As the dive team descended on our first dive in the northern atolls of New Caledonia, Pelotas Reef, it was apparent to all that this would be a challenging dive. The reason – current!
The presence of strong currents adds considerable complexity to underwater work. Divers must work hard to stay in one location. Yet, while an inconvenience for the dive team, current is the life blood of many marine organisms. Plankton, small microscopic organisms suspended in the water column, are carried around the ocean or between nearby reefs.
Various Soft Corals.
Coral Reef Currents Deliver Plankton to Many Reef Creatures
Many of the organisms of the reef have specific adaptations that allow them to capture plankton from coral reef currents for food. Specially designed appendages grab and strain food items from the water as it flows past. Feather Stars (crinoids) are often found tucked up inside holes in the reef, but will creep out to exposed locations atop corals to feed. Here the current is highest, and the feather star spreads its many limbs to capture planktonic prey items as they are swept by.
Crinoids capture plankton from currents.
The Christmas Tree Worms burrow into the coral skeleton. All that can be seen are the brightly colored tree-like appendages that filter the water for food items as it passes. While corals derive much of their nutrition from photosynthesis of the symbiotic algae, they also feed on the plankton in coral reef currents.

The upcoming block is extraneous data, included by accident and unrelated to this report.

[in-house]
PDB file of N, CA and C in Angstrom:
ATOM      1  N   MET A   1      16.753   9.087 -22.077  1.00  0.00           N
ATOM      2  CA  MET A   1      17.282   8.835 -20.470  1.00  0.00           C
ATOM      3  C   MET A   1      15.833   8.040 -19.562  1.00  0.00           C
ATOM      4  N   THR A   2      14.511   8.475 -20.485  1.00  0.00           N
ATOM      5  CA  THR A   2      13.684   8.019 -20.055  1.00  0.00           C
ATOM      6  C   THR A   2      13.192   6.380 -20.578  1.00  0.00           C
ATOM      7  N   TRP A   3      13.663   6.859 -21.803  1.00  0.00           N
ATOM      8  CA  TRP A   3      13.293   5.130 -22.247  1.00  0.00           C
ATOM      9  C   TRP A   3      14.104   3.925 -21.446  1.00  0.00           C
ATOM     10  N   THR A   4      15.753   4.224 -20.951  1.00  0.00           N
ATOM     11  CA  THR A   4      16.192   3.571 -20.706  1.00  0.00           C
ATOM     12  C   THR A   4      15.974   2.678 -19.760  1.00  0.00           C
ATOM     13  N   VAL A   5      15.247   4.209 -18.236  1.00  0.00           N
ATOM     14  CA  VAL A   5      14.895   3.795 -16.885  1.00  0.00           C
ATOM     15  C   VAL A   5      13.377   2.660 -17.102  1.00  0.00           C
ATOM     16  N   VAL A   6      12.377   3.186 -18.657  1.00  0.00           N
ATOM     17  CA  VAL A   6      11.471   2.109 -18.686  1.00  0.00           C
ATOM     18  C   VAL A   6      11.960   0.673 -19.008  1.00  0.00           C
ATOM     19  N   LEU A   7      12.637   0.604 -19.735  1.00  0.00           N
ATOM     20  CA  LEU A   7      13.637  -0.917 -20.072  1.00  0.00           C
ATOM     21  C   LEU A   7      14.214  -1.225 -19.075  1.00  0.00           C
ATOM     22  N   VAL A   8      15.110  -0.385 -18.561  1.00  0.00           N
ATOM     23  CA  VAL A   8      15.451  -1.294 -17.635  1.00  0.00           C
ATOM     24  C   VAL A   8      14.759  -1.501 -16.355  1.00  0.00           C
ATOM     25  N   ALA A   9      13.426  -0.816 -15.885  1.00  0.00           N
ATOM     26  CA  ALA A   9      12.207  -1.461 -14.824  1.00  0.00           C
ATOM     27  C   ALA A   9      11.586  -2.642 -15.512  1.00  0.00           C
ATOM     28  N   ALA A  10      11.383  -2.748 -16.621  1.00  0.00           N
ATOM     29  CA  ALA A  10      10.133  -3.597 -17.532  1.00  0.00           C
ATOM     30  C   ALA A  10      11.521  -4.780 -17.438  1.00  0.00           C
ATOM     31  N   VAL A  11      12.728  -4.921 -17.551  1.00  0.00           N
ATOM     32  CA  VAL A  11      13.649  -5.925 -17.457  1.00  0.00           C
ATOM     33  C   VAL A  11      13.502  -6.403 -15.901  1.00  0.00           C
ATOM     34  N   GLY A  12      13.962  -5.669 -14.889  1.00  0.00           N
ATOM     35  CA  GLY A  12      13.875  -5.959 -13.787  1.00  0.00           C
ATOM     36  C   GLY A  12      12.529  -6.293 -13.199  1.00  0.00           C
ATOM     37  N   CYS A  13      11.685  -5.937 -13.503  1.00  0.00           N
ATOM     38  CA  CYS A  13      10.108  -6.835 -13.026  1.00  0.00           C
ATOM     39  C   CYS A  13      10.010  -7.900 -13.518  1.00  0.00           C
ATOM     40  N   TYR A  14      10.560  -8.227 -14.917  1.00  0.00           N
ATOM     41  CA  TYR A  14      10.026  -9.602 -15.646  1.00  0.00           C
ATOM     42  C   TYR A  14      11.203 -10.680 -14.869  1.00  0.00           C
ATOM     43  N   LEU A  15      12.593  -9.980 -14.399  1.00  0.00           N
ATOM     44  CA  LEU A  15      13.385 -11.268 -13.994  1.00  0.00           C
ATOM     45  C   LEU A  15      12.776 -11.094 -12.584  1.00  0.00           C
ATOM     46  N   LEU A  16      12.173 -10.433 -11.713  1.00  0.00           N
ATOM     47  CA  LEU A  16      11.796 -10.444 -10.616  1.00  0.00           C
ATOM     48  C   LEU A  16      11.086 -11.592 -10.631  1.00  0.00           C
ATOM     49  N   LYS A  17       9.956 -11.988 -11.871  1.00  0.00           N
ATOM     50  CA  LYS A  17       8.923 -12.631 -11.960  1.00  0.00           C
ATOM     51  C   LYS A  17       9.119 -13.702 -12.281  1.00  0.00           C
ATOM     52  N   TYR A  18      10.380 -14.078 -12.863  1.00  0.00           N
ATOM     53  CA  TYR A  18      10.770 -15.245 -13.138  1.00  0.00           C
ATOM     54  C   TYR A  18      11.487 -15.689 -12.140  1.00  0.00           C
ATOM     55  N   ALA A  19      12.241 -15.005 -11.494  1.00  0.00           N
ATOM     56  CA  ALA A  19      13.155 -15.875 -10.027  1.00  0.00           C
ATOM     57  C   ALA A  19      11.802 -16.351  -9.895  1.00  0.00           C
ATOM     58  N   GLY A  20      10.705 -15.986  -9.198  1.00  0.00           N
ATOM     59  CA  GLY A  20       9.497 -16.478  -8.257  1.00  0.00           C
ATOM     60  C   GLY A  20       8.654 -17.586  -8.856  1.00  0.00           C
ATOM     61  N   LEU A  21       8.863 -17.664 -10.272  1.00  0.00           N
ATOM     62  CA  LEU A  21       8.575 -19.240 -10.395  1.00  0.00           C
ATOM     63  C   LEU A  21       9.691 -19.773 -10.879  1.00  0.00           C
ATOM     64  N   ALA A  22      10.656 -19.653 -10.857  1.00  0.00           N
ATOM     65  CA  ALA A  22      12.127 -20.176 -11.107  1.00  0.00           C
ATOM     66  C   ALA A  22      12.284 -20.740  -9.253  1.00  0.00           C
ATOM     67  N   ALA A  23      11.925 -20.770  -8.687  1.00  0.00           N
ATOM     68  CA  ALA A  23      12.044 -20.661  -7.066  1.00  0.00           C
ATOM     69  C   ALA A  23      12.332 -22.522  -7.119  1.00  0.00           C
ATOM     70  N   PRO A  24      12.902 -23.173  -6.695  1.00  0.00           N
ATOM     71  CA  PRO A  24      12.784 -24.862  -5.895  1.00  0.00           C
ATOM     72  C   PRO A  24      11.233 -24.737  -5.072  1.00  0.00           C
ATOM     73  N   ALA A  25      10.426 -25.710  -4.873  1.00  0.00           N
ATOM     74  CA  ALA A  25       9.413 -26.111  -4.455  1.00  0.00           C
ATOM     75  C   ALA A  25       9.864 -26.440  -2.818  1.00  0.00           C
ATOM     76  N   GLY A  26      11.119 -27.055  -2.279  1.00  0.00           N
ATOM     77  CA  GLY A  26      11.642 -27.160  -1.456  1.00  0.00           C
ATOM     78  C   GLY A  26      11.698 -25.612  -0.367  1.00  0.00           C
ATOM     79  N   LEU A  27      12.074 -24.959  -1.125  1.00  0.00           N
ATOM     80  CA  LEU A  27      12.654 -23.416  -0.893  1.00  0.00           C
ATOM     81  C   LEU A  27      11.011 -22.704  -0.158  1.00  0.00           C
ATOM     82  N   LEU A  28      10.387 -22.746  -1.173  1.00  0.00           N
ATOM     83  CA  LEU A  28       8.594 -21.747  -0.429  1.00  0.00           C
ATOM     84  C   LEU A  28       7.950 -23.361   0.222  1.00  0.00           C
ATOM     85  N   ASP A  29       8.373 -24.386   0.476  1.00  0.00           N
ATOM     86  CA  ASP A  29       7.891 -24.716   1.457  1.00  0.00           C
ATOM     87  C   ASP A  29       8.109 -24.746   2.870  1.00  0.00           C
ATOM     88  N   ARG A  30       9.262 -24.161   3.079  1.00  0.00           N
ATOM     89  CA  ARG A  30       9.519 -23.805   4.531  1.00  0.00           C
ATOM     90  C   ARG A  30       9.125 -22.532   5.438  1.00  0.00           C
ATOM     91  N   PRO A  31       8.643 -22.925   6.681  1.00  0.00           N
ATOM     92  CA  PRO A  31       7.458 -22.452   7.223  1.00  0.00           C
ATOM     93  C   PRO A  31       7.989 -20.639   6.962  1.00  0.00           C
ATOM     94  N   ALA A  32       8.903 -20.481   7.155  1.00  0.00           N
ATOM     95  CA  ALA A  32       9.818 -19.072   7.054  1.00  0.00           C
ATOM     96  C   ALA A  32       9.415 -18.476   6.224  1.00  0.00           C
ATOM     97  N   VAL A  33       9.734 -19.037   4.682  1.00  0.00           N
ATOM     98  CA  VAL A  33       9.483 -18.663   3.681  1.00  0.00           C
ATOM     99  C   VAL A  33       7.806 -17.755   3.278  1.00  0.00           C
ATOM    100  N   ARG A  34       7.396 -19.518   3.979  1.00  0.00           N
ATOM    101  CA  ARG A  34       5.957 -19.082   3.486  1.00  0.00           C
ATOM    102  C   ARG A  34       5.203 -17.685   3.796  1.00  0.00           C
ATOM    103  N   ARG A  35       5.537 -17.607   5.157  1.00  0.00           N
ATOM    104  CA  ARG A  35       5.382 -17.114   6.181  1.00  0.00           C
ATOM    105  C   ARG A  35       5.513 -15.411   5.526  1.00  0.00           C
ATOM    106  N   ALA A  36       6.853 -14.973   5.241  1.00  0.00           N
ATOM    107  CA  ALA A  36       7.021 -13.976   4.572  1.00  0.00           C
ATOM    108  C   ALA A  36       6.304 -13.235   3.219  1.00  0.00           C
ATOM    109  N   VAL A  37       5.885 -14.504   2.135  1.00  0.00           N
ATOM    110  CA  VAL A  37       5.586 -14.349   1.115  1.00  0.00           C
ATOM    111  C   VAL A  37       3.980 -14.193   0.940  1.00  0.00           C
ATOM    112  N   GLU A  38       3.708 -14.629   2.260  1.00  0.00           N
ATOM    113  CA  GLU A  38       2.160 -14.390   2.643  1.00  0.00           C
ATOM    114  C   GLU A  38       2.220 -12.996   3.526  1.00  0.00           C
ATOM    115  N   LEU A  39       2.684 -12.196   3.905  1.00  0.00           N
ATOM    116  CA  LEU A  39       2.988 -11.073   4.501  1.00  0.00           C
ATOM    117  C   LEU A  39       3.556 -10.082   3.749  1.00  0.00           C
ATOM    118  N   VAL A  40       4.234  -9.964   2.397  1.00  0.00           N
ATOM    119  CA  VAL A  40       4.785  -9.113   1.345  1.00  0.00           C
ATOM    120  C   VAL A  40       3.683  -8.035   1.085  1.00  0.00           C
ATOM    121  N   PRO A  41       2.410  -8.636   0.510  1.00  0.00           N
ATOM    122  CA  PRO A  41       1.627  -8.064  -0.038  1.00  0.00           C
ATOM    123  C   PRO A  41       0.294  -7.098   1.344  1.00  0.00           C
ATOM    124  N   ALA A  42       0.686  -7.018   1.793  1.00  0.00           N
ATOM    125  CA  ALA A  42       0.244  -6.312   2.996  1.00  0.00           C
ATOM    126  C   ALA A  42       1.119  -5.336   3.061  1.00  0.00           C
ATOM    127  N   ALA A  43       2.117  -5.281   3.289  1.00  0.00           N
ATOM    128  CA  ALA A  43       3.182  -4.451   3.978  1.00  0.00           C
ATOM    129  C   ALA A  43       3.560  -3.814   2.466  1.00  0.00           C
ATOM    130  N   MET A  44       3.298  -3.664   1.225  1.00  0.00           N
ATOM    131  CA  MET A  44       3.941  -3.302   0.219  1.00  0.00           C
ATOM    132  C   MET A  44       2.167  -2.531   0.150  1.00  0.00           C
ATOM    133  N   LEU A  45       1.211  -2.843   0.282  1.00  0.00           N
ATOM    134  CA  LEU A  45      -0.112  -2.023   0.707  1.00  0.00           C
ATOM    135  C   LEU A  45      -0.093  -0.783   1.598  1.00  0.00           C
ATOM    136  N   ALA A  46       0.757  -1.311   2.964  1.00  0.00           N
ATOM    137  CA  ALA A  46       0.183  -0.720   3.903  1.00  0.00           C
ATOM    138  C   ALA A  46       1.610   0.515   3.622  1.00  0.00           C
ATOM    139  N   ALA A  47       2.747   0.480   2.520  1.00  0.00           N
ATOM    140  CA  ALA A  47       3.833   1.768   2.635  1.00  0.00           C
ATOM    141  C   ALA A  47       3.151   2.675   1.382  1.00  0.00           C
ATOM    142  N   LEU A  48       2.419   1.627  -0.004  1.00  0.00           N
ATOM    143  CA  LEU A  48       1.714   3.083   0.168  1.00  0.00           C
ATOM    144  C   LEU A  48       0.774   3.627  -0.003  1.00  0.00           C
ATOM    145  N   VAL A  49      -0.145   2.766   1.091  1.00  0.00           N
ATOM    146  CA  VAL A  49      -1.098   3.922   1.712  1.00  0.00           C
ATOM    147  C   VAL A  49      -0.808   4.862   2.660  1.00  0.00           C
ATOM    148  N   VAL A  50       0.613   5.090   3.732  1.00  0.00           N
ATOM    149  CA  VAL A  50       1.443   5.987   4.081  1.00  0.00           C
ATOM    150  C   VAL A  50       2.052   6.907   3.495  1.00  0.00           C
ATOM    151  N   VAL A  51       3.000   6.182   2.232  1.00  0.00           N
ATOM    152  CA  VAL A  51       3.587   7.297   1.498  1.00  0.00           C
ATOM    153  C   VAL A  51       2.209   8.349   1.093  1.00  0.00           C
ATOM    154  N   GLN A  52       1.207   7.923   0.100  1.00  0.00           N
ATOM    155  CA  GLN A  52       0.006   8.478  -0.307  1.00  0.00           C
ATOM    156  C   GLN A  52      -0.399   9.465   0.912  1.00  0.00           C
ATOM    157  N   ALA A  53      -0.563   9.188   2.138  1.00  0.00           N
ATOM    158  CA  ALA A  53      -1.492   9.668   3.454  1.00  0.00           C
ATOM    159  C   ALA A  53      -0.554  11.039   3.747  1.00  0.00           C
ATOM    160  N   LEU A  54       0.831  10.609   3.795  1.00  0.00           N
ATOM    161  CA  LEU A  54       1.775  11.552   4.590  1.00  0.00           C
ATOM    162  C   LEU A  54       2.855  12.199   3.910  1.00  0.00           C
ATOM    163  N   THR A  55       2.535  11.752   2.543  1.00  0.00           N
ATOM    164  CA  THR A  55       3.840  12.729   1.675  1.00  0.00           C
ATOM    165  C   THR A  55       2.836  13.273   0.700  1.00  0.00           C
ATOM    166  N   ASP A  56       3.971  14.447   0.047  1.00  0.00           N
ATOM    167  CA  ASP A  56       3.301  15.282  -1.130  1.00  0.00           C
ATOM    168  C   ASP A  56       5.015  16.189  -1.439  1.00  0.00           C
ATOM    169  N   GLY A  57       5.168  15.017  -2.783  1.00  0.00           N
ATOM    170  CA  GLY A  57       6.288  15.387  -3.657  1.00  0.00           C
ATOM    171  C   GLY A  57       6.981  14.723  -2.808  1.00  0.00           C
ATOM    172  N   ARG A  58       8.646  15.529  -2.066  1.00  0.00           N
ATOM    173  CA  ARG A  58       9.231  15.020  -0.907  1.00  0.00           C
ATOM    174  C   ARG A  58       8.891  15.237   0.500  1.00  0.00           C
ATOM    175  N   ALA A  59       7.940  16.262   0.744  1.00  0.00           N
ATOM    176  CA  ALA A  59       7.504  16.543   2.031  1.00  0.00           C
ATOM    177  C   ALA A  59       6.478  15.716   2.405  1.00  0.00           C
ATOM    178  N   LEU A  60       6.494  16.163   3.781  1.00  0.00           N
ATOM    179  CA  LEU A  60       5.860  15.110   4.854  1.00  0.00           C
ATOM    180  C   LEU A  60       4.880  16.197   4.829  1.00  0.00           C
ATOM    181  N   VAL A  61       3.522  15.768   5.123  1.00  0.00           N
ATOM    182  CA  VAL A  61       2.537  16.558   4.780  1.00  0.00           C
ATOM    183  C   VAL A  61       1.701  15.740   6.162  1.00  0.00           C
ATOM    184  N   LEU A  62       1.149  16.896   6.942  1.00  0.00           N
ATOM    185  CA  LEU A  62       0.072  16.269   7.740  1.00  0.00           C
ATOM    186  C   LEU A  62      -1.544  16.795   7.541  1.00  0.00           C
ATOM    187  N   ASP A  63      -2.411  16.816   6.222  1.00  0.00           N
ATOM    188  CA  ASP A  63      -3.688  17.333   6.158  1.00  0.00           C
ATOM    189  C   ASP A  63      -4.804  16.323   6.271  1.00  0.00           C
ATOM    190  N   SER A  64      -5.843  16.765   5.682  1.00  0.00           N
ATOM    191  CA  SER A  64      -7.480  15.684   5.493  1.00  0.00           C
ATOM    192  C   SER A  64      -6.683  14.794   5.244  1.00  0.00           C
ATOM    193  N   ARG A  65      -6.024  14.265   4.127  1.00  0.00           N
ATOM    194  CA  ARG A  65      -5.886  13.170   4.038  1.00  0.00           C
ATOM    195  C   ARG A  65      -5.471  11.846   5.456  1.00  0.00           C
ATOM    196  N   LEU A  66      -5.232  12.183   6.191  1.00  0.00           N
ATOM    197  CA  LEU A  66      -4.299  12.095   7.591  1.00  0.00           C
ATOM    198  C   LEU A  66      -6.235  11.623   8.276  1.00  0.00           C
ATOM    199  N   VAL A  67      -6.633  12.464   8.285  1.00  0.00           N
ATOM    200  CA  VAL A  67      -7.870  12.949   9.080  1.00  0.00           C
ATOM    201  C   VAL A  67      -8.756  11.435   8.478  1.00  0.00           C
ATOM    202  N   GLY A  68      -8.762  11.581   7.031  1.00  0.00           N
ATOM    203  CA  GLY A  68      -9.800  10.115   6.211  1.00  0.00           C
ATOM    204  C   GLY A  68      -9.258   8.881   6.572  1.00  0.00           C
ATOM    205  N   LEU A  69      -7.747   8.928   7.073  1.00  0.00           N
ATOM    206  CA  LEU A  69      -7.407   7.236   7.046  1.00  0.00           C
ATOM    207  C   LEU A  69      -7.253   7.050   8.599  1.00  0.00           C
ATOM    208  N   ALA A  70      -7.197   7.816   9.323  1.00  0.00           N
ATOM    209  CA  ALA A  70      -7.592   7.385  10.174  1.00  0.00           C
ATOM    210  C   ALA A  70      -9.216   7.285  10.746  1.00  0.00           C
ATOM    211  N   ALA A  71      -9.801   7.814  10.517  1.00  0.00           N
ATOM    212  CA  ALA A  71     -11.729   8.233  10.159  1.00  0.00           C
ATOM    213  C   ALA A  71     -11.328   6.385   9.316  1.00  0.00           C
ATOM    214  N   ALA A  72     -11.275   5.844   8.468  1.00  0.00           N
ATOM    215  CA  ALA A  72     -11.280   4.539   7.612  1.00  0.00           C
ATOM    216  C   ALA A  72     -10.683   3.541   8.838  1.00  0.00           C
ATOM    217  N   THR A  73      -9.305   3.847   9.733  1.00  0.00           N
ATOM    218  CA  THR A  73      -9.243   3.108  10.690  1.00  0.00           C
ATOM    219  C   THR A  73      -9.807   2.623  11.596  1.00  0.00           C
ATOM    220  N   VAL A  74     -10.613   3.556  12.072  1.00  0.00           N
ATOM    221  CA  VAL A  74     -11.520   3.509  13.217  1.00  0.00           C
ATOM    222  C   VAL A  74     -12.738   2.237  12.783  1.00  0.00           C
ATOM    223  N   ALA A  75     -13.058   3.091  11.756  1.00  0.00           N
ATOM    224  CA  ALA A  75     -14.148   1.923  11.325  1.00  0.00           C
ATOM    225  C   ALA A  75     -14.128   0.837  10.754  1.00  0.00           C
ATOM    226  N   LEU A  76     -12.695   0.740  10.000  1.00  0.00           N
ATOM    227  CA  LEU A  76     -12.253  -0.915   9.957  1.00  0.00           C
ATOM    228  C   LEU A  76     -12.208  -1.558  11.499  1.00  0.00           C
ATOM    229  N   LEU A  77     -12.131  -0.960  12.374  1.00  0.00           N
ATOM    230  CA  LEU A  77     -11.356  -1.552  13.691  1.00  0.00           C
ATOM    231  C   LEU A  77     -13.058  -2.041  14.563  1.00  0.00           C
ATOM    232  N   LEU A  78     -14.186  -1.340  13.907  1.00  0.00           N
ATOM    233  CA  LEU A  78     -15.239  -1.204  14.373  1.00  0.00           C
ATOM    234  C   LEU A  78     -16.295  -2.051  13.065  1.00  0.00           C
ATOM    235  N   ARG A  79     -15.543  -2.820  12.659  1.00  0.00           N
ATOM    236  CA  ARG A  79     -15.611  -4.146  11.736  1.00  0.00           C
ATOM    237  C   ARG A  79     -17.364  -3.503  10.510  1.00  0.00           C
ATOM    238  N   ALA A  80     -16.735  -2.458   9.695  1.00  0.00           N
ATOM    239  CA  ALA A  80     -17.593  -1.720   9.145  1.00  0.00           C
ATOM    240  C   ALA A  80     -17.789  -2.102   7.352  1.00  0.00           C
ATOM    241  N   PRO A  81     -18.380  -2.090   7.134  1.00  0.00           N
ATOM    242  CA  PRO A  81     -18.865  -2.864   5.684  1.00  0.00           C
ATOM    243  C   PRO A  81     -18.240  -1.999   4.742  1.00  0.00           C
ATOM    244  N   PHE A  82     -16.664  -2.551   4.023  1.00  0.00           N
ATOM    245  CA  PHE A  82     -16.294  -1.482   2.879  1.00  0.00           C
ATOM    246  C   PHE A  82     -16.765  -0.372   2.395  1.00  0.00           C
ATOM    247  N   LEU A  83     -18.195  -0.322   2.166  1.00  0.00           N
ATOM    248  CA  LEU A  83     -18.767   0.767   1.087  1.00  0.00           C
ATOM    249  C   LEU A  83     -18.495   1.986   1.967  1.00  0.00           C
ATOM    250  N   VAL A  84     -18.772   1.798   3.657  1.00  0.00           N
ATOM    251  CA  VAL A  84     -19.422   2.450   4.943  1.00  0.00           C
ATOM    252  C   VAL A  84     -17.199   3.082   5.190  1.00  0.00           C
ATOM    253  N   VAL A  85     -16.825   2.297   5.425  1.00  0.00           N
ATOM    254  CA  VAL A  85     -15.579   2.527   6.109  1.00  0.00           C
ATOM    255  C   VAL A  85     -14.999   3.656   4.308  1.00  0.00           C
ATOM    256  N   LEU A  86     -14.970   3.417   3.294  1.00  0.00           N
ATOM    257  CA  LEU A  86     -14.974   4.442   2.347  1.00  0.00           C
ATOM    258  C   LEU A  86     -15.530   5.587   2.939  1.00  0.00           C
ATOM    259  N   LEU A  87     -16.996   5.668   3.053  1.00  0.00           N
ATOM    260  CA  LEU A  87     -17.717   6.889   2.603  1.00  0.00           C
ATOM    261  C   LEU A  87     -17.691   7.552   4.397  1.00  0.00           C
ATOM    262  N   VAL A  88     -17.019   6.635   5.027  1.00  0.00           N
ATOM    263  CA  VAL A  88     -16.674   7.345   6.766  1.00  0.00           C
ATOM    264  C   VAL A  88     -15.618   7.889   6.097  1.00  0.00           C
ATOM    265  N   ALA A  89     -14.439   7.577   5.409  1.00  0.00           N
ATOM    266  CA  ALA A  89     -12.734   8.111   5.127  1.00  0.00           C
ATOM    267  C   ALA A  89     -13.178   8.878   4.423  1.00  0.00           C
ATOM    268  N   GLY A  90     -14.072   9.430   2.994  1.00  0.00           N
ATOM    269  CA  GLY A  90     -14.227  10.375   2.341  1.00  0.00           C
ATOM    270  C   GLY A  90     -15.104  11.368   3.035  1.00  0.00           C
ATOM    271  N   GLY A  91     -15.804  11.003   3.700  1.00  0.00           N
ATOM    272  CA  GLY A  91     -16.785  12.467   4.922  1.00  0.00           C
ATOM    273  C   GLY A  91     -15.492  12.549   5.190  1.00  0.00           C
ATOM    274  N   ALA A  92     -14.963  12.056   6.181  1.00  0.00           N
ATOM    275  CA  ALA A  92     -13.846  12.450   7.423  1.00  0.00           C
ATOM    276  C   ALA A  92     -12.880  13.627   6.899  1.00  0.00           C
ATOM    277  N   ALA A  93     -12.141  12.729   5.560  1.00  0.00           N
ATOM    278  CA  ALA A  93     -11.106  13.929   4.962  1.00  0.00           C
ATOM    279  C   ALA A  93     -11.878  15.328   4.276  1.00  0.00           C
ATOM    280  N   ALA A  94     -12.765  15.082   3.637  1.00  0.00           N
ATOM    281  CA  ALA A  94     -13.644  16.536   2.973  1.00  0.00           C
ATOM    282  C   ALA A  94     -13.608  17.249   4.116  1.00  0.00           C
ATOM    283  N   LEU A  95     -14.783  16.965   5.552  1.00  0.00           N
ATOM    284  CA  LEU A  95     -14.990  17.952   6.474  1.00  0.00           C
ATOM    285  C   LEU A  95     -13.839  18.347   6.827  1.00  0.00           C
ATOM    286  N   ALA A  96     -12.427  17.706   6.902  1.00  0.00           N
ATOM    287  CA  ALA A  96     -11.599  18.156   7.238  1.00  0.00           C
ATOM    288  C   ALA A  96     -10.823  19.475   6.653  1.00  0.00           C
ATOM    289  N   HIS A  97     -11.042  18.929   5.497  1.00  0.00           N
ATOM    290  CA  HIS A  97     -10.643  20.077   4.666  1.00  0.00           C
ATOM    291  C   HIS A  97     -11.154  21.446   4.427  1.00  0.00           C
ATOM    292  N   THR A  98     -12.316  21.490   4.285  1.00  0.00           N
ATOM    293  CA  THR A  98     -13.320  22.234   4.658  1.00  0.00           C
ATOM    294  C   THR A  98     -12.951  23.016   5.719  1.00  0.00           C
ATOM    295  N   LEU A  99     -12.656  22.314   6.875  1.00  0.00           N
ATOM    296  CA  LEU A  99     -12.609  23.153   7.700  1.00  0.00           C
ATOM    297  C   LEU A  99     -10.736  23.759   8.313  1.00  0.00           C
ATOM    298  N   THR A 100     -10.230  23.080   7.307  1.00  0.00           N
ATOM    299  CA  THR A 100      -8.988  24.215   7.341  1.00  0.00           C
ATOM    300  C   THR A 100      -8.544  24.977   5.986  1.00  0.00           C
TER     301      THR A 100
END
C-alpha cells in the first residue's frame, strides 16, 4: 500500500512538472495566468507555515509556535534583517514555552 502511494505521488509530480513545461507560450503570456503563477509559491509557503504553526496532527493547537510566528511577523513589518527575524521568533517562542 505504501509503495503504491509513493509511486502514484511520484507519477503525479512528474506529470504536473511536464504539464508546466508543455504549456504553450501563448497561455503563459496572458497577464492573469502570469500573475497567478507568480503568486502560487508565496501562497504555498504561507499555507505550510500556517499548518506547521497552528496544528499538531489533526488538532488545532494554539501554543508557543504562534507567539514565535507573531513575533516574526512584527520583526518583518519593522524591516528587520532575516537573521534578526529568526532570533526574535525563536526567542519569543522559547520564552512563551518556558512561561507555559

Christmas Tree Worms, Spirobranchus giganteus, feed on plankton from currents.
Understanding the nature and role of coral reef currents remains one of the greatest challenges to coral reef science. Many sessile organisms are planktonic for some portion of their lifecycle. Currents facilitate dispersal of marine organisms from one reef to another. Later in this mission, we hope to see the production of planktonic coral larvae – coral spawn. Spawning events are usually timed with the lunar cycles. Such timing coincides with periods when tidal flow is at its highest, increasing the chances of successful dispersal.
Photos: 1-5 Ken Marks, 6 Andrew Bruckner